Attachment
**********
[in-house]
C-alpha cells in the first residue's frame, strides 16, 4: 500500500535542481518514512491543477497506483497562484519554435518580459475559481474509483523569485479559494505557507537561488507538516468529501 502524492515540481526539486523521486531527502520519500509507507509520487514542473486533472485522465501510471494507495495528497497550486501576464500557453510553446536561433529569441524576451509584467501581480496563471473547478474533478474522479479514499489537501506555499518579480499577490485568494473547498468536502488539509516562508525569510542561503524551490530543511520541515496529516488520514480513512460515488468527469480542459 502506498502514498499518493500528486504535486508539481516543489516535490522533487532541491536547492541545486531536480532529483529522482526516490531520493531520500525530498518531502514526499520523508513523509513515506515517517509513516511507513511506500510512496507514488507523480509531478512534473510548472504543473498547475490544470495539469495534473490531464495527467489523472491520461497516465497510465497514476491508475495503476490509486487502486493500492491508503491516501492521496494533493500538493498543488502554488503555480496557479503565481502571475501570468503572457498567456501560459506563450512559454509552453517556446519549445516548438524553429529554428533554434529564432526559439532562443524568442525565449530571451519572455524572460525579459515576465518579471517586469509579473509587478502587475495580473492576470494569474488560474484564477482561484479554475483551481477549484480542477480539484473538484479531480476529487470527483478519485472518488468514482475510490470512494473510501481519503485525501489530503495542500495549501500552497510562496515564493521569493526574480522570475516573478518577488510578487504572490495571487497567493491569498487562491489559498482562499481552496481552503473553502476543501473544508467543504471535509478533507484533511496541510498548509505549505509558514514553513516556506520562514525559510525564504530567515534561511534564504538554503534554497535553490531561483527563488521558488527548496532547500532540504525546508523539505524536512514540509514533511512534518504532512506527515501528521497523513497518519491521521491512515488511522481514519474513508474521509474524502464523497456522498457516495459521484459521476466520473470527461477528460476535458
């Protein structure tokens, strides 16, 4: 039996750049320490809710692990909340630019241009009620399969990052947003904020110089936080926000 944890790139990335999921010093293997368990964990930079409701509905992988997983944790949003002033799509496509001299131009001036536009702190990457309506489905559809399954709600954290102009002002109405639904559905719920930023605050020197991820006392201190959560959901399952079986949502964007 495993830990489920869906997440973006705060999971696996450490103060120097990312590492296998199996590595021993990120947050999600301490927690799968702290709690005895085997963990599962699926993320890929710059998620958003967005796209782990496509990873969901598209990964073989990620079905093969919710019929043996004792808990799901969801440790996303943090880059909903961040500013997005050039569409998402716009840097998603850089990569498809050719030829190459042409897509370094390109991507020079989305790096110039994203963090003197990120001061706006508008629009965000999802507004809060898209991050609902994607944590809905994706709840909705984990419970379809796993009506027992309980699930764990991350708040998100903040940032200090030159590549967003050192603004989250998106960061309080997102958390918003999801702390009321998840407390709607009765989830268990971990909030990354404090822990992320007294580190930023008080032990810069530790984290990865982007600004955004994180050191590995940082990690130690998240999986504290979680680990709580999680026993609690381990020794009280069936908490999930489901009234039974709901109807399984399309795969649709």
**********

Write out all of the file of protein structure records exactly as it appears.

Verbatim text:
[in-house]
C-alpha cells in the first residue's frame, strides 16, 4: 500500500535542481518514512491543477497506483497562484519554435518580459475559481474509483523569485479559494505557507537561488507538516468529501 502524492515540481526539486523521486531527502520519500509507507509520487514542473486533472485522465501510471494507495495528497497550486501576464500557453510553446536561433529569441524576451509584467501581480496563471473547478474533478474522479479514499489537501506555499518579480499577490485568494473547498468536502488539509516562508525569510542561503524551490530543511520541515496529516488520514480513512460515488468527469480542459 502506498502514498499518493500528486504535486508539481516543489516535490522533487532541491536547492541545486531536480532529483529522482526516490531520493531520500525530498518531502514526499520523508513523509513515506515517517509513516511507513511506500510512496507514488507523480509531478512534473510548472504543473498547475490544470495539469495534473490531464495527467489523472491520461497516465497510465497514476491508475495503476490509486487502486493500492491508503491516501492521496494533493500538493498543488502554488503555480496557479503565481502571475501570468503572457498567456501560459506563450512559454509552453517556446519549445516548438524553429529554428533554434529564432526559439532562443524568442525565449530571451519572455524572460525579459515576465518579471517586469509579473509587478502587475495580473492576470494569474488560474484564477482561484479554475483551481477549484480542477480539484473538484479531480476529487470527483478519485472518488468514482475510490470512494473510501481519503485525501489530503495542500495549501500552497510562496515564493521569493526574480522570475516573478518577488510578487504572490495571487497567493491569498487562491489559498482562499481552496481552503473553502476543501473544508467543504471535509478533507484533511496541510498548509505549505509558514514553513516556506520562514525559510525564504530567515534561511534564504538554503534554497535553490531561483527563488521558488527548496532547500532540504525546508523539505524536512514540509514533511512534518504532512506527515501528521497523513497518519491521521491512515488511522481514519474513508474521509474524502464523497456522498457516495459521484459521476466520473470527461477528460476535458
């Protein structure tokens, strides 16, 4: 039996750049320490809710692990909340630019241009009620399969990052947003904020110089936080926000 944890790139990335999921010093293997368990964990930079409701509905992988997983944790949003002033799509496509001299131009001036536009702190990457309506489905559809399954709600954290102009002002109405639904559905719920930023605050020197991820006392201190959560959901399952079986949502964007 495993830990489920869906997440973006705060999971696996450490103060120097990312590492296998199996590595021993990120947050999600301490927690799968702290709690005895085997963990599962699926993320890929710059998620958003967005796209782990496509990873969901598209990964073989990620079905093969919710019929043996004792808990799901969801440790996303943090880059909903961040500013997005050039569409998402716009840097998603850089990569498809050719030829190459042409897509370094390109991507020079989305790096110039994203963090003197990120001061706006508008629009965000999802507004809060898209991050609902994607944590809905994706709840909705984990419970379809796993009506027992309980699930764990991350708040998100903040940032200090030159590549967003050192603004989250998106960061309080997102958390918003999801702390009321998840407390709607009765989830268990971990909030990354404090822990992320007294580190930023008080032990810069530790984290990865982007600004955004994180050191590995940082990690130690998240999986504290979680680990709580999680026993609690381990020794009280069936908490999930489901009234039974709901109807399984399309795969649709």